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    • Chickabee
    • By Chickabee 4th Dec 17, 3:29 PM
    • 199Posts
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    Chickabee
    Pension Advice for father who has taken stroke
    • #1
    • 4th Dec 17, 3:29 PM
    Pension Advice for father who has taken stroke 4th Dec 17 at 3:29 PM
    My 68 yr old father recently took a stroke and as a result I have been helping him with all his financial affairs.
    He has a defined contribution pension with Phoenix ( formerly Scottish Mutual) that he has done nothing with. He was sent a retirement pack in 2016 and unfortunately has never been a man to keep on top of his paperwork so it has sat untouched.
    Due to his recent stroke he is obviously concerned about getting his pension sorted. He would like to get it all out if possible but I'm aware he can only access 25% tax free.
    I rang Pension Wise to try and get some information on his behalf and they advised I could set up a phone appointment in about 8 weeks.
    Would anyone be able to give me some general advice in relation for the best way to access the funds in the most tax efficient way. He would prefer to access as much as he can rather than receive a monthly or annual pension.
    Any advice at all would be greatly appreciated.
    thanks
Page 1
    • dunstonh
    • By dunstonh 4th Dec 17, 3:39 PM
    • 89,840 Posts
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    dunstonh
    • #2
    • 4th Dec 17, 3:39 PM
    • #2
    • 4th Dec 17, 3:39 PM
    He would like to get it all out if possible
    Why?
    Does he intend to spend it in one go?

    Would anyone be able to give me some general advice in relation for the best way to access the funds in the most tax efficient way.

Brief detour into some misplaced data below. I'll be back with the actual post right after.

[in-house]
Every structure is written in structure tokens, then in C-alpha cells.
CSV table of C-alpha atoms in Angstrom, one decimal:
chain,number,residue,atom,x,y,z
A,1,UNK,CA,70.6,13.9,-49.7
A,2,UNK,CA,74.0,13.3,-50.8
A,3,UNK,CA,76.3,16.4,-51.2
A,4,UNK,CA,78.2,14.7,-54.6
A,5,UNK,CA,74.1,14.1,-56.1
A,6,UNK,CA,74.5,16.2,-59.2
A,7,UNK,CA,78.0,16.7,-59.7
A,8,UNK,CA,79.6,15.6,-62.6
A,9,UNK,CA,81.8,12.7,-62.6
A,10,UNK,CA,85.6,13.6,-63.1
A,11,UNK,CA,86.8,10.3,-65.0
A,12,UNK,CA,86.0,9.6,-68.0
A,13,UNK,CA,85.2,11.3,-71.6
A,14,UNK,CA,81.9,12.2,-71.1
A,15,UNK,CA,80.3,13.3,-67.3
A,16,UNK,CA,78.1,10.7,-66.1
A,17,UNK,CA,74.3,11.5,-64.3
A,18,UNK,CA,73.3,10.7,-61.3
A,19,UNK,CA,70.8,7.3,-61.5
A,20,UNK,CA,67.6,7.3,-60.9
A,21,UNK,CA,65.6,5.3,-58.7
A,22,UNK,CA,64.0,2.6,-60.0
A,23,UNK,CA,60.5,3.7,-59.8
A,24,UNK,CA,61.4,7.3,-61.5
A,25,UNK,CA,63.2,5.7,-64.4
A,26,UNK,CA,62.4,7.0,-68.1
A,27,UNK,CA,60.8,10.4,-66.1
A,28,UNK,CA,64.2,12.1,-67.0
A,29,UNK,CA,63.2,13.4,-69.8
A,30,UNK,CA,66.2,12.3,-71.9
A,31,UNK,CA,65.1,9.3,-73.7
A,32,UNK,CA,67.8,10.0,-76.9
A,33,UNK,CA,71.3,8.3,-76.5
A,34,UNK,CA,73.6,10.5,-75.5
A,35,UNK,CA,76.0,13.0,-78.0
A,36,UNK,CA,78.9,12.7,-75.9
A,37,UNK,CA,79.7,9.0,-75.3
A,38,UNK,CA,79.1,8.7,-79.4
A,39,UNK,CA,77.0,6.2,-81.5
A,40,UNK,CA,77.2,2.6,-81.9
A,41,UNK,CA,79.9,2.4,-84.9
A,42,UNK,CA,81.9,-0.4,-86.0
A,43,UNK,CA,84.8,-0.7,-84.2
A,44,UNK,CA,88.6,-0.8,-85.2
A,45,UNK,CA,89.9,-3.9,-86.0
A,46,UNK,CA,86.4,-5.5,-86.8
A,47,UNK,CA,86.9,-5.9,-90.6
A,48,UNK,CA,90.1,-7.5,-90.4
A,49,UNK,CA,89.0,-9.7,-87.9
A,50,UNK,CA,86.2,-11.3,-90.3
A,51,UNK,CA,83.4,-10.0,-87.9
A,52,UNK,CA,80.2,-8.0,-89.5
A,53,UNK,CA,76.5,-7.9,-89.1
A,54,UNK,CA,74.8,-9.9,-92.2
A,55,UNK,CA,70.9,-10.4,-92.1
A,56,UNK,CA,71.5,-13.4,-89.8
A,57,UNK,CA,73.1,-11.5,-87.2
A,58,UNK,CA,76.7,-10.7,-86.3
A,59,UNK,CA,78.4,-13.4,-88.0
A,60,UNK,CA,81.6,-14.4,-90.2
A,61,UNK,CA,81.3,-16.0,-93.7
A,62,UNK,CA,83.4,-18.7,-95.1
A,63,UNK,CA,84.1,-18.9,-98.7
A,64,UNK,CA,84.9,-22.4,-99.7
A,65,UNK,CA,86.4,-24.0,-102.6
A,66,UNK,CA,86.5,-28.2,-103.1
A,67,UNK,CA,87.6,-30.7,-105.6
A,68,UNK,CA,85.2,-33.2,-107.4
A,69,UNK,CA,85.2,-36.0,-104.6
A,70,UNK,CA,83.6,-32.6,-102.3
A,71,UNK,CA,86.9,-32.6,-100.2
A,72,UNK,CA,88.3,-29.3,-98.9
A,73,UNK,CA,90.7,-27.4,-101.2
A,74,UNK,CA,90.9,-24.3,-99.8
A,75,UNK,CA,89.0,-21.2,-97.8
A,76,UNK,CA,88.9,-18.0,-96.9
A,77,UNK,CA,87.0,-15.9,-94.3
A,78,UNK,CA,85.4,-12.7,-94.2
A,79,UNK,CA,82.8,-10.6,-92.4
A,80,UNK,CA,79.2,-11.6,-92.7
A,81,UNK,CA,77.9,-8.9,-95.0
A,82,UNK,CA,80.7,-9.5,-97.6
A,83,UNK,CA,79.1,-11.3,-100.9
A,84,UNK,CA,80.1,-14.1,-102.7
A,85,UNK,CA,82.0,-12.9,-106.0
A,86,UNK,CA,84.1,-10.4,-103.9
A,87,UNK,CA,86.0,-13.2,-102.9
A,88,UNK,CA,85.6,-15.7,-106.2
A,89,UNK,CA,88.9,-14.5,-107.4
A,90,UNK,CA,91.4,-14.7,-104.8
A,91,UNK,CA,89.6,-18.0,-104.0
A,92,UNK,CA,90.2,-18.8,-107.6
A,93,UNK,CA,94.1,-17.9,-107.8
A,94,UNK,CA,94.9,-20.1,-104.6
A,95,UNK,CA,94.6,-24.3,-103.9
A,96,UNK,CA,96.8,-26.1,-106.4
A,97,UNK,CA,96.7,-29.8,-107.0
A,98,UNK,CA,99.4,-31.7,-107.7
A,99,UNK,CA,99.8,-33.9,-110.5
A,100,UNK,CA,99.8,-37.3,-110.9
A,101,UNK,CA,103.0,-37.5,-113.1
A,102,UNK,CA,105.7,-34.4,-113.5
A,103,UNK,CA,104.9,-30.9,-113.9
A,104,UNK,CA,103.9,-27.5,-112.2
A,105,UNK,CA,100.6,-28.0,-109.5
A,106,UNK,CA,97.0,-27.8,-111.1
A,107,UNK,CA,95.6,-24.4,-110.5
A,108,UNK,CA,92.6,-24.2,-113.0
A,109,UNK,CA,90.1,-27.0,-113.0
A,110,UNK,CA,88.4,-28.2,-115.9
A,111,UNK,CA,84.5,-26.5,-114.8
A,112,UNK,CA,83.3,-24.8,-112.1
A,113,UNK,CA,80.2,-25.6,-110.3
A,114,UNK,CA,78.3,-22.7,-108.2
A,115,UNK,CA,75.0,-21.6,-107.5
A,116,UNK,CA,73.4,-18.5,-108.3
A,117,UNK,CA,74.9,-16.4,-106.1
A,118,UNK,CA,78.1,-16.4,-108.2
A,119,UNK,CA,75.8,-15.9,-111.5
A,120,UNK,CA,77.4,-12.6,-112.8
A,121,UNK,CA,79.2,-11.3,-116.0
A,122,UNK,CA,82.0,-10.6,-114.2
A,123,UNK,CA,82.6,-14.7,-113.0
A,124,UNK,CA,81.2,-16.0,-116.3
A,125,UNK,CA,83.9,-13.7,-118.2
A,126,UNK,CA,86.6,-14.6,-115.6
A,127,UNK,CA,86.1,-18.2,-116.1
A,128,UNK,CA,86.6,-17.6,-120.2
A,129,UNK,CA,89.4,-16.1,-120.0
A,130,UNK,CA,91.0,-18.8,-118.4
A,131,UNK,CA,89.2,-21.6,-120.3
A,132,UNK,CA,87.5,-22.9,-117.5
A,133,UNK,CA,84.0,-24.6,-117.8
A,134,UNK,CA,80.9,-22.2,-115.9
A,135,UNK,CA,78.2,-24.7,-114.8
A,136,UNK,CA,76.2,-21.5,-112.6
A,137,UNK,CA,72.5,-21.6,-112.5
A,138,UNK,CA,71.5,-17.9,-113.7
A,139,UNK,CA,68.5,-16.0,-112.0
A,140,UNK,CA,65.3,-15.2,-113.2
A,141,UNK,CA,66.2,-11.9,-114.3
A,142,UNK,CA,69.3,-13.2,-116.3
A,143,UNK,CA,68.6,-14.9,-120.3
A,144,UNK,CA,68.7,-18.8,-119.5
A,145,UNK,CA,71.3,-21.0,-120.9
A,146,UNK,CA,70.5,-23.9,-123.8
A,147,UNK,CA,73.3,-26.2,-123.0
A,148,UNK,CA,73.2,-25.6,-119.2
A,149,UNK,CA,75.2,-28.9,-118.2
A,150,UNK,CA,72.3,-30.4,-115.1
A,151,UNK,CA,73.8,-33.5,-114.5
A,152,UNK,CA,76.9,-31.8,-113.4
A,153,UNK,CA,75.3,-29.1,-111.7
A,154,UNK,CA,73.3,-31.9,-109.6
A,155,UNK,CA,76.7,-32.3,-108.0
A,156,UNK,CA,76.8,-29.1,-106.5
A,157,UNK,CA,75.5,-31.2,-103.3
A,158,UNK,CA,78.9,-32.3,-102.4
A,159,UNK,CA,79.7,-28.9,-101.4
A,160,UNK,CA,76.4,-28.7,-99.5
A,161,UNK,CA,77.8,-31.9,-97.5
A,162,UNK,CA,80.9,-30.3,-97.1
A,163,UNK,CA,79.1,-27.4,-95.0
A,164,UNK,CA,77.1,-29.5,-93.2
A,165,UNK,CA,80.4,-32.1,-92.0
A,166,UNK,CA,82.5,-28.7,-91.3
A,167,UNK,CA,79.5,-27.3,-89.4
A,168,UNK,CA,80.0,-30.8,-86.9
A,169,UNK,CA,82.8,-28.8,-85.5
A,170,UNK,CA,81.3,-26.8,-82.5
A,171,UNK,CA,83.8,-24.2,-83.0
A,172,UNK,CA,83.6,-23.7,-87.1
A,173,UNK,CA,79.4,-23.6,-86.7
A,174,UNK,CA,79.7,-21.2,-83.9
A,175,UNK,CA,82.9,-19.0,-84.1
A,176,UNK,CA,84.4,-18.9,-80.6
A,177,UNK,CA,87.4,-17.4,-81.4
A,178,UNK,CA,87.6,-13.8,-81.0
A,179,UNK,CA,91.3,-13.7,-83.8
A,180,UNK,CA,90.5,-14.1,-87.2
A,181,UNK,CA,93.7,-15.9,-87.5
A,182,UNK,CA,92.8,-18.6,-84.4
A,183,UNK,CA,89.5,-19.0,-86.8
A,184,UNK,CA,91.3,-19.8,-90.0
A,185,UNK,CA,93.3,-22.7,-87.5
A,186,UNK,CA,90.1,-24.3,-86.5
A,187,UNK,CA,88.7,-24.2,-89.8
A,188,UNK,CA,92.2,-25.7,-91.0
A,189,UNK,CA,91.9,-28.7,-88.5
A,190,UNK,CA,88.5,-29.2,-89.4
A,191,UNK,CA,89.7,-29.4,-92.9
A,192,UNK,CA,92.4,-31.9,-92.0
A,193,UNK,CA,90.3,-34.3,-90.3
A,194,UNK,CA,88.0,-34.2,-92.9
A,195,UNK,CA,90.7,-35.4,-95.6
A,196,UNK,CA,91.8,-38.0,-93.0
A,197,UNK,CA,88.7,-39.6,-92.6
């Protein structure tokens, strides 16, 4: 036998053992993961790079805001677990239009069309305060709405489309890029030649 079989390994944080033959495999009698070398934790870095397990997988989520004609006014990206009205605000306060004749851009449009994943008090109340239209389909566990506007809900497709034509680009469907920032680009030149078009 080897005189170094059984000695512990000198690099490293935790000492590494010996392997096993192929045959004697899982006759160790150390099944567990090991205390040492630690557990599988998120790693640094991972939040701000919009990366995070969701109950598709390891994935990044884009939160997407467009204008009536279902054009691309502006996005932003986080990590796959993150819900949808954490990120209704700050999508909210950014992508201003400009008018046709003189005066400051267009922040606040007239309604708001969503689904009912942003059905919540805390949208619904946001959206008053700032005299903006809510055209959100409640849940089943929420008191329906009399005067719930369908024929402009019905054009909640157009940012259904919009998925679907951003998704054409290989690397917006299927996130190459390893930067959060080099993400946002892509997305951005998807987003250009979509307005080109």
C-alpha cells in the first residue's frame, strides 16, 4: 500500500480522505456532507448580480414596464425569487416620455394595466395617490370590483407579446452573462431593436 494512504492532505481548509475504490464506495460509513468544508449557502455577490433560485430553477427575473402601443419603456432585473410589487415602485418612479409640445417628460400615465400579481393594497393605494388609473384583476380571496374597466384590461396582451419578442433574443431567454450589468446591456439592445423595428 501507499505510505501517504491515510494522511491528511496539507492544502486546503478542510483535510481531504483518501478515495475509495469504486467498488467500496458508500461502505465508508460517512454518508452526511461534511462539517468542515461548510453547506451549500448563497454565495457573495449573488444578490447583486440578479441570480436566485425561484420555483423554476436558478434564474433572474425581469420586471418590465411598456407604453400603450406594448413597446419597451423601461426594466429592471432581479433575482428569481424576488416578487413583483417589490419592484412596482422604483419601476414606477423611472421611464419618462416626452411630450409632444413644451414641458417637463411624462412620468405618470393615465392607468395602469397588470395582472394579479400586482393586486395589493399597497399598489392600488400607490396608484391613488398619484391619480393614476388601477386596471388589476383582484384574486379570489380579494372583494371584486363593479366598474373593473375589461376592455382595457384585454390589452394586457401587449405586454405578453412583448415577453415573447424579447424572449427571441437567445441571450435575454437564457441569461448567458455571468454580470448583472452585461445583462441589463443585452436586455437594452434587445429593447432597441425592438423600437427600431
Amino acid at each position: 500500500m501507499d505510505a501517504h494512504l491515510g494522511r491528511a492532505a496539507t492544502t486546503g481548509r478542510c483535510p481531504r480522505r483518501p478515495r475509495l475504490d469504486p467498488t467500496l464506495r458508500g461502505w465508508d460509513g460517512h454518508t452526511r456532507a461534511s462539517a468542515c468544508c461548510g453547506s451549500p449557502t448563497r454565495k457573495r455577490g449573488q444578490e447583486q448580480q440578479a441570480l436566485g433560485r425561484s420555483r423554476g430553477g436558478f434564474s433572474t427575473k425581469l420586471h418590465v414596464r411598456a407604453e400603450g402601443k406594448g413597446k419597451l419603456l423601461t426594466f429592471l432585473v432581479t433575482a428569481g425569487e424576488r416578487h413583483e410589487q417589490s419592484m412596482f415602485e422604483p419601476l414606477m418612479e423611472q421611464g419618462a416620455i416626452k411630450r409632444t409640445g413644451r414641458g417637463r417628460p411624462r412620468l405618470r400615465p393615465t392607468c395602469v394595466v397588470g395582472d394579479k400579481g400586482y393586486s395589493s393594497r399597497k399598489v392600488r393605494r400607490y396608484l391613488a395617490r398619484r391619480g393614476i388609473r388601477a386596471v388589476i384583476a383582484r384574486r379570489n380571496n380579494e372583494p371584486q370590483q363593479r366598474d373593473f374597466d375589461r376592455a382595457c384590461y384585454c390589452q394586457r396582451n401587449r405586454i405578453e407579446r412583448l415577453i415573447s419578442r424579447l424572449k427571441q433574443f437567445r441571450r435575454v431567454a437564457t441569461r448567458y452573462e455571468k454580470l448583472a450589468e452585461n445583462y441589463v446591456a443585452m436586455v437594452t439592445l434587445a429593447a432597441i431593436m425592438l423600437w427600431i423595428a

Any local IFA.

    He would prefer to access as much as he can rather than receive a monthly or annual pension.
    More info on that will be needed as it is probably likely that its a bad idea and he is not aware of the options and is just saying that. Start with what he needs. Not what he wants. i.e. if all he is going to do is put it in the bank account then clearly it is a very bad idea. However, if he has spending plans over the next "x" years then he could draw it over multiple tax years. If he doesnt need it at all, then just leave it in a pension.
    I am an Independent Financial Adviser (IFA). Comments are for discussion purposes only. They are not financial advice. Different people have different needs and what is right for one person may not be for another. If you feel an area discussed may be relevant to you, then please seek advice from an Independent Financial Adviser local to you.
    • kidmugsy
    • By kidmugsy 4th Dec 17, 3:51 PM
    • 9,893 Posts
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    kidmugsy
    • #3
    • 4th Dec 17, 3:51 PM
    • #3
    • 4th Dec 17, 3:51 PM
    Make sure he's completed the form that specifies whom he wants the pension to pass to after his death. (You could explain to him that the money doesn't just evaporate on his death.)
    Free the dunston one next time too.
    • Chickabee
    • By Chickabee 4th Dec 17, 3:54 PM
    • 199 Posts
    • 71 Thanks
    Chickabee
    • #4
    • 4th Dec 17, 3:54 PM
    • #4
    • 4th Dec 17, 3:54 PM